Snapchat is quickly becoming the go-to social media app for teens and young adults. It allows you to upload a video or photo (a “snap”) on your phone, which disappears 10 seconds after someone views it.
Although Snapchat can be a fun way to communicate with friends, auto safety experts say using the Snapchat app while driving is just as dangerous as texting. In fact, evidence suggests that Snapchat may be encouraging risky behavior behind the wheel.
Why Is Snapchat Dangerous?
The app has a “speed filter,” which indicates how fast you are traveling when recording. Trying to impress friends with your need for speed has become a popular pastime for teens.
Speeding while Snapchatting can have disastrous consequences. In September 2015, one young Georgia driver was traveling 113 miles per hour when she crashed into another car. The driver of that car has a permanent brain injury and can no longer work. According to news reports, the teenaged driver was “just trying to get the car to 100 miles per hour to post it on Snapchat.” When she was transported to the hospital, she posted a Snapchat of her bloodied face with the caption "Lucky to be alive."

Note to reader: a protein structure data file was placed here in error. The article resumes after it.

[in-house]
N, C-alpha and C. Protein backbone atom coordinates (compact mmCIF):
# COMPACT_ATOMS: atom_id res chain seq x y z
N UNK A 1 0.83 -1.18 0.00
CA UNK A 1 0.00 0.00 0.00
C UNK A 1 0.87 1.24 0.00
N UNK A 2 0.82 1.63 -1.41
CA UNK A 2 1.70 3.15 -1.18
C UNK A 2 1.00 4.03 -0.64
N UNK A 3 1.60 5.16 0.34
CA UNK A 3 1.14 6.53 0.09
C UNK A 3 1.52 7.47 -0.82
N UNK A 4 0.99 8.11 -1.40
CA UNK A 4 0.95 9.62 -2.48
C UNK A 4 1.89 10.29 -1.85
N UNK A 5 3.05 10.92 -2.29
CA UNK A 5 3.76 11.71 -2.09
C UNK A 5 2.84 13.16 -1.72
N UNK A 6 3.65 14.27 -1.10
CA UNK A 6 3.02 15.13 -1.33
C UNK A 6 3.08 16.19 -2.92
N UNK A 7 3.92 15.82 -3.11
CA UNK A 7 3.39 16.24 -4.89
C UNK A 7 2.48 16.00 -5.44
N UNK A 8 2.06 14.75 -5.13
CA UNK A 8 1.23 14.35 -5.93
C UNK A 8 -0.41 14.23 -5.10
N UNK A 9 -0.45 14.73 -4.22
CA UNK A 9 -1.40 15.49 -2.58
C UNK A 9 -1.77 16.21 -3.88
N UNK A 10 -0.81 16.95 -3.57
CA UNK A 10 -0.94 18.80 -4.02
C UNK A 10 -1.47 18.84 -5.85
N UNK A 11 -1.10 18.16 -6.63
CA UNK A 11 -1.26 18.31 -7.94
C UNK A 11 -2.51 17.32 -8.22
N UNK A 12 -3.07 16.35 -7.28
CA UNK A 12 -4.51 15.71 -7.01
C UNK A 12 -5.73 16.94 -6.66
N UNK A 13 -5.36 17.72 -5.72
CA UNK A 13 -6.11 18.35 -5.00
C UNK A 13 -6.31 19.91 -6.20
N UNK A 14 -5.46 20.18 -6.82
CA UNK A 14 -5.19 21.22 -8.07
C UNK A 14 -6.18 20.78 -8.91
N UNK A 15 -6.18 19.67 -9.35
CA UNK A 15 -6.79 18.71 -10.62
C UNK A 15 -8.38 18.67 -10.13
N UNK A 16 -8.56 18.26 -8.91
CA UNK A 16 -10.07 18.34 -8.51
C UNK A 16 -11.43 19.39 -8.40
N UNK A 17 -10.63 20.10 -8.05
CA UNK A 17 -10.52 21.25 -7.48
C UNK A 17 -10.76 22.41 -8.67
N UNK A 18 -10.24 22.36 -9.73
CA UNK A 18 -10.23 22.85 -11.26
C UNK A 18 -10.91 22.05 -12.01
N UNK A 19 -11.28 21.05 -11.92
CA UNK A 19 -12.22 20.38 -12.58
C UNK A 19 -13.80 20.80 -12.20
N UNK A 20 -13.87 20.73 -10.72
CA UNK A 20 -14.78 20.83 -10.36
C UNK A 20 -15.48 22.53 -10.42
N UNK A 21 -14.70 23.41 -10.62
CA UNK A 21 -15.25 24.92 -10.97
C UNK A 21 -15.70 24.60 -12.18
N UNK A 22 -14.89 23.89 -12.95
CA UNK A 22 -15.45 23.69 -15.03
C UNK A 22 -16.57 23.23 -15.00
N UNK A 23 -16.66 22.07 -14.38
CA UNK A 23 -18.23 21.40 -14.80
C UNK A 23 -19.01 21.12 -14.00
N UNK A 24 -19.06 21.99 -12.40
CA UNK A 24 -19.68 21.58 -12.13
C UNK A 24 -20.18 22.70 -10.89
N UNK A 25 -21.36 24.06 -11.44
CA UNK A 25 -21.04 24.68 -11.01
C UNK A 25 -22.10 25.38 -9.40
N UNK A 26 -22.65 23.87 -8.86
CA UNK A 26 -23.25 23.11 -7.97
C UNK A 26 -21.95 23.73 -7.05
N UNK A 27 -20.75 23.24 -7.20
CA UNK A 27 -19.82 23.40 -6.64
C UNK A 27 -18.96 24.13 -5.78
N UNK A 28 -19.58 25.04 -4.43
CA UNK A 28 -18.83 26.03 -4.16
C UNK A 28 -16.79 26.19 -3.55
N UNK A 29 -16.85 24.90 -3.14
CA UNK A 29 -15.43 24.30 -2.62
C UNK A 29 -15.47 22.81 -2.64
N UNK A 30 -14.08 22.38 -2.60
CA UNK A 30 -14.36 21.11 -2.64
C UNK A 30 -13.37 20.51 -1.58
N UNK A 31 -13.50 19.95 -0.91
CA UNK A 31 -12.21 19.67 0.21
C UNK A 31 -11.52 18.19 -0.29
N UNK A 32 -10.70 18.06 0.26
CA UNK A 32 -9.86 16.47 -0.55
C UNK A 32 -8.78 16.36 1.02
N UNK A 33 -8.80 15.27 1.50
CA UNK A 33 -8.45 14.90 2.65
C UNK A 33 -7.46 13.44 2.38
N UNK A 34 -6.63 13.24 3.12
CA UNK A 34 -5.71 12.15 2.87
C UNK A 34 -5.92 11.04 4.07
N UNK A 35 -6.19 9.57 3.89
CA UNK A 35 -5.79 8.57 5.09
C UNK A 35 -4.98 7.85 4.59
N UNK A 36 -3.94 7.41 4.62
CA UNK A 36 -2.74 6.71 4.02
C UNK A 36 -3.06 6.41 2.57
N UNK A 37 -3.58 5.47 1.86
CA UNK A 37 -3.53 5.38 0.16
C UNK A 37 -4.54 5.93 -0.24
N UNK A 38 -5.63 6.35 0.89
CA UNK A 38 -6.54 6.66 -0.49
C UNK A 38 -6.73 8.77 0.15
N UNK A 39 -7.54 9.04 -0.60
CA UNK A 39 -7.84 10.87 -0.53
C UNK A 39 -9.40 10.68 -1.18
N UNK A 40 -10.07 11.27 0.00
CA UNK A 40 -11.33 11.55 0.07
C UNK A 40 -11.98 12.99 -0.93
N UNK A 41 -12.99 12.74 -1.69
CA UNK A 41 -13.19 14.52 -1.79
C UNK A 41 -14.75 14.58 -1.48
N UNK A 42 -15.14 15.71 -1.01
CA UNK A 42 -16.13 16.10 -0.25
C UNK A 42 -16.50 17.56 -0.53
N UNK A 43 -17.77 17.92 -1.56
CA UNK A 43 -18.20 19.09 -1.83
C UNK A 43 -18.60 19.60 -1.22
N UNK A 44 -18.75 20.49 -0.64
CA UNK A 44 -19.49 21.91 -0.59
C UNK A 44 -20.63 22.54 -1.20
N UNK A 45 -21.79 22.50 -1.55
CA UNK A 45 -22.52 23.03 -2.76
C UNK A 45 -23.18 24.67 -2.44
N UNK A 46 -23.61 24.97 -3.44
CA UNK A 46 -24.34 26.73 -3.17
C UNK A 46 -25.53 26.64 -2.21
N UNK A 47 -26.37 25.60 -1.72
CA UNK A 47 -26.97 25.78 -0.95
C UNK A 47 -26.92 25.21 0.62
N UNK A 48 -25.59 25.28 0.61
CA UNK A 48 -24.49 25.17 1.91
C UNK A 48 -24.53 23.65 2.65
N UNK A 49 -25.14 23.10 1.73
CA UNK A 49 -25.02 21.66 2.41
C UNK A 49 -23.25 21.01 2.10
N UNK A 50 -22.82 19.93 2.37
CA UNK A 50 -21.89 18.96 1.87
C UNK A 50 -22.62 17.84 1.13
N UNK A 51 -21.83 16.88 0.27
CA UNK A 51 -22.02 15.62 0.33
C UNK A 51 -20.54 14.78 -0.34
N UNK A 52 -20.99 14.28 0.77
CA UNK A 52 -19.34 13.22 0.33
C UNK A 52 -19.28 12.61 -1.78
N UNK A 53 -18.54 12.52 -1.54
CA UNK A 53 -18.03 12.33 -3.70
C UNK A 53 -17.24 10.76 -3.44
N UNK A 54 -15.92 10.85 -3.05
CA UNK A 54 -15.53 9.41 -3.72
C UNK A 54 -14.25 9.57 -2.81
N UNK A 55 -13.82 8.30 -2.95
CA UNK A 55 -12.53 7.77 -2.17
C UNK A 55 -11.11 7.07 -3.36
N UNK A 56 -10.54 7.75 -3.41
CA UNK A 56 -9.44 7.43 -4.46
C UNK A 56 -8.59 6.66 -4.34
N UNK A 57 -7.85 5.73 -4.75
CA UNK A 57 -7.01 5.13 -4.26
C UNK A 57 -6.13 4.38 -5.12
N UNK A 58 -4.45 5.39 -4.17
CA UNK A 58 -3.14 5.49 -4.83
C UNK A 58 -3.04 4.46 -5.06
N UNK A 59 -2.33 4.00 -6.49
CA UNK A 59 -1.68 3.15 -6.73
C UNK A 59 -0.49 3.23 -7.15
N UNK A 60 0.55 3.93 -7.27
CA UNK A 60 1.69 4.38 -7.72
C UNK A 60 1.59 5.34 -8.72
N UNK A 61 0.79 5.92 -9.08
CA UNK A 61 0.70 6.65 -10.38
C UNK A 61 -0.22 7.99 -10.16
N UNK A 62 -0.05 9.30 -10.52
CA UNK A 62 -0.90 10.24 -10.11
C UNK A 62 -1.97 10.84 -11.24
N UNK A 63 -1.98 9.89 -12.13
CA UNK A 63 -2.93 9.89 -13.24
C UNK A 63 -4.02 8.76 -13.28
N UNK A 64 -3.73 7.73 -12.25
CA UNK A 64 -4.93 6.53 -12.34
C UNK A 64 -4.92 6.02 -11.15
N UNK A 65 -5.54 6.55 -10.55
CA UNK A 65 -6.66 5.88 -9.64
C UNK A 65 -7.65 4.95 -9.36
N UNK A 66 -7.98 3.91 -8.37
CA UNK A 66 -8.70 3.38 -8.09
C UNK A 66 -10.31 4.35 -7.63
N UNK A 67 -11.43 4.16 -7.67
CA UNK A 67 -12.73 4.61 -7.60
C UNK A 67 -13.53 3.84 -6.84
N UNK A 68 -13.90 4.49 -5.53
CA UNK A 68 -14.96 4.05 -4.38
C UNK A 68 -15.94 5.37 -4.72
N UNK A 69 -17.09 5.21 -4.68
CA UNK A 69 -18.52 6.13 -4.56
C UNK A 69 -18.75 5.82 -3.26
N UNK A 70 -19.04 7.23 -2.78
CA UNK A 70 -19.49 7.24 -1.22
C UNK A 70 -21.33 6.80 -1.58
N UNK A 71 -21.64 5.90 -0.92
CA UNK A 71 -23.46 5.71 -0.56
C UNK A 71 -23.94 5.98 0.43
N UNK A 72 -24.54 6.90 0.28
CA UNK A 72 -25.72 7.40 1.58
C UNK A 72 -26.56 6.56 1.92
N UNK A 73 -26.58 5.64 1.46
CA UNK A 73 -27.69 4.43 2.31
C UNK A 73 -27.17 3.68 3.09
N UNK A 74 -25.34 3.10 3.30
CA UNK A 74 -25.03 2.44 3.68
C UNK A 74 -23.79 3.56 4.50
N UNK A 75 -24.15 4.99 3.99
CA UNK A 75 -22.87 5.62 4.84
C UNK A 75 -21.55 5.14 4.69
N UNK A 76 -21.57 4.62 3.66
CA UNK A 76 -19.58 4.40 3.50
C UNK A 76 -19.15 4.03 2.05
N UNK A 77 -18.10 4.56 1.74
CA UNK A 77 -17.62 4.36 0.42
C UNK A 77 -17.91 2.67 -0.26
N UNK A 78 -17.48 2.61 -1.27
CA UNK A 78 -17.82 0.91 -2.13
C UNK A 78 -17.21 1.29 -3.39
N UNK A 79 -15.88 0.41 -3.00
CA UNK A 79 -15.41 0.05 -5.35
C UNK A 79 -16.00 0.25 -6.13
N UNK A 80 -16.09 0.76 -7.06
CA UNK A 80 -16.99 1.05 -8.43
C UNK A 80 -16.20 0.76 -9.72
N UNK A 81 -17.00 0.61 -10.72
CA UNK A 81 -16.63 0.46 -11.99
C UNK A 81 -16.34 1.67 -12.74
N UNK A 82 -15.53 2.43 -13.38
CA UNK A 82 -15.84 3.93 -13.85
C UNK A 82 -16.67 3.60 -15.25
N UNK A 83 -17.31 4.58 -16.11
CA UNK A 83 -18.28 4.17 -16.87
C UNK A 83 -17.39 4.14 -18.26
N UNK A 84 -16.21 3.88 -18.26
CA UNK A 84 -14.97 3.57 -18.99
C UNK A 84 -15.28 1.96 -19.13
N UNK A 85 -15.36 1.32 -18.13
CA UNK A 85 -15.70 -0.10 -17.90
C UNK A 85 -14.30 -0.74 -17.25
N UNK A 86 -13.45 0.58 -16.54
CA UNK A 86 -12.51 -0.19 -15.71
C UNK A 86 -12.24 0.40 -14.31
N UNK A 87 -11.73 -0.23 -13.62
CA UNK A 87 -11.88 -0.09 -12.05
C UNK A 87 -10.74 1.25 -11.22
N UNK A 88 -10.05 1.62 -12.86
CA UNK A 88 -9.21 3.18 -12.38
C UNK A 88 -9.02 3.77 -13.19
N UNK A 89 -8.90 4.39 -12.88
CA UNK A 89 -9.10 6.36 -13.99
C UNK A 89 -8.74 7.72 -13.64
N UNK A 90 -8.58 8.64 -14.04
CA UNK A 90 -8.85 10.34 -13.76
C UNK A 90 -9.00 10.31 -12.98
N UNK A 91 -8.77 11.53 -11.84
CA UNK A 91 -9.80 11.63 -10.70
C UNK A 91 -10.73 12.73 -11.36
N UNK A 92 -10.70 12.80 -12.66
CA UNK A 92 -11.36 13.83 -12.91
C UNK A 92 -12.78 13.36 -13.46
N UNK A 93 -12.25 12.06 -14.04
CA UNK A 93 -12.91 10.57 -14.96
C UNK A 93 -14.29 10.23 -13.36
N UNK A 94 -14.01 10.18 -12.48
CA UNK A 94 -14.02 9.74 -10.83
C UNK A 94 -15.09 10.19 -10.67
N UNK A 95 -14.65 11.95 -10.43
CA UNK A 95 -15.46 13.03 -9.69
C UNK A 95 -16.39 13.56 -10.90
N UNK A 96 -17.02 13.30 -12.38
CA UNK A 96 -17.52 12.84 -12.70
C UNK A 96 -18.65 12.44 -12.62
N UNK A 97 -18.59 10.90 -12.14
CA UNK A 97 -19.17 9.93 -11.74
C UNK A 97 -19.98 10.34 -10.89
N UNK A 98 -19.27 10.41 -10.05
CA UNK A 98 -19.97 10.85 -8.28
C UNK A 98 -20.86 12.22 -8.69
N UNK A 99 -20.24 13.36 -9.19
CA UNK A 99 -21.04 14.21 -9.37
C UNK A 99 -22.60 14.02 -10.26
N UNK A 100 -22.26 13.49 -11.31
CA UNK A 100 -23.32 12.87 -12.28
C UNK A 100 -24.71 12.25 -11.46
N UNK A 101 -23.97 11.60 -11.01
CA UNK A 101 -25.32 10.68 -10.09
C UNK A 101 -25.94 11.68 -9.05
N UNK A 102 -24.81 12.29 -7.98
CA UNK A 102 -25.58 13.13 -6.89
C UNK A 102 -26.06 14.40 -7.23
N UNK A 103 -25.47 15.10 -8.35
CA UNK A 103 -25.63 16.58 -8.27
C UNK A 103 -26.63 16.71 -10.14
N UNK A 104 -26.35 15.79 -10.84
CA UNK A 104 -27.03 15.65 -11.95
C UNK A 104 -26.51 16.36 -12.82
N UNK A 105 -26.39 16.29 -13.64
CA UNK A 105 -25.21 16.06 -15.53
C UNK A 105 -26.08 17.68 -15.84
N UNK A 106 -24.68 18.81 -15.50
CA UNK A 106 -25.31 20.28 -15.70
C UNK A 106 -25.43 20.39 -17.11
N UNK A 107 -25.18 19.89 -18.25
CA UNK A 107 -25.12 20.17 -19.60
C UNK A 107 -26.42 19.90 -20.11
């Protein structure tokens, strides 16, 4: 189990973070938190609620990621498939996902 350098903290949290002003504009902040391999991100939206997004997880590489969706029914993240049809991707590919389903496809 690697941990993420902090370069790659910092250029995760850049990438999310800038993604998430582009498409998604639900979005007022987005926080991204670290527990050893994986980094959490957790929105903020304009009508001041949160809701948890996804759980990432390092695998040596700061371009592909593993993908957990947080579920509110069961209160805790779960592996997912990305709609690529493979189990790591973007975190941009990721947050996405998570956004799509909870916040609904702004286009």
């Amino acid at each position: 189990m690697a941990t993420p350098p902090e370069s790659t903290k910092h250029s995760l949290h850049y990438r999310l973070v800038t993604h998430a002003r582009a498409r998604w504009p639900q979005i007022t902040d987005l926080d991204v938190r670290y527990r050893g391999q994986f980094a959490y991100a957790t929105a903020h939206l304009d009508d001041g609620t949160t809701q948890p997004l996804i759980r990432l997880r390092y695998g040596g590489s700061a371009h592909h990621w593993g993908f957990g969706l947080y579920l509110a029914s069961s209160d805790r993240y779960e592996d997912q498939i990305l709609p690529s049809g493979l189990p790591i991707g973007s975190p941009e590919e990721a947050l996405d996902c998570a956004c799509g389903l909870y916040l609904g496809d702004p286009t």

A similar accident occurred in October 2016, when a 22-year-old Tampa man and his 19-year old passenger were Snapchatting at 115 miles per hour. They both lost their lives in the accident that resulted, in addition to killing a young mother and two of her four children. The three survivors were left with serious injuries.
What Can Be Done?
Snapchat displays a "do not Snap and drive" warning every time a user exceeds speeds of over 15 miles per hour. However, critics say this is not enough. They're pushing for removal of the feature completely—saying it serves no purpose other than to encourage dangerous behavior.
Regardless of whether Snapchat decided to restrict its speed filter, drivers should be advised that Snapchats depicting illegal activity can be used as evidence in a trial. To learn more about how your Snapchats may affect your pending court case, please call to schedule a free, no-obligation consultation with Virginia defense attorney Charles V. Hardenbergh.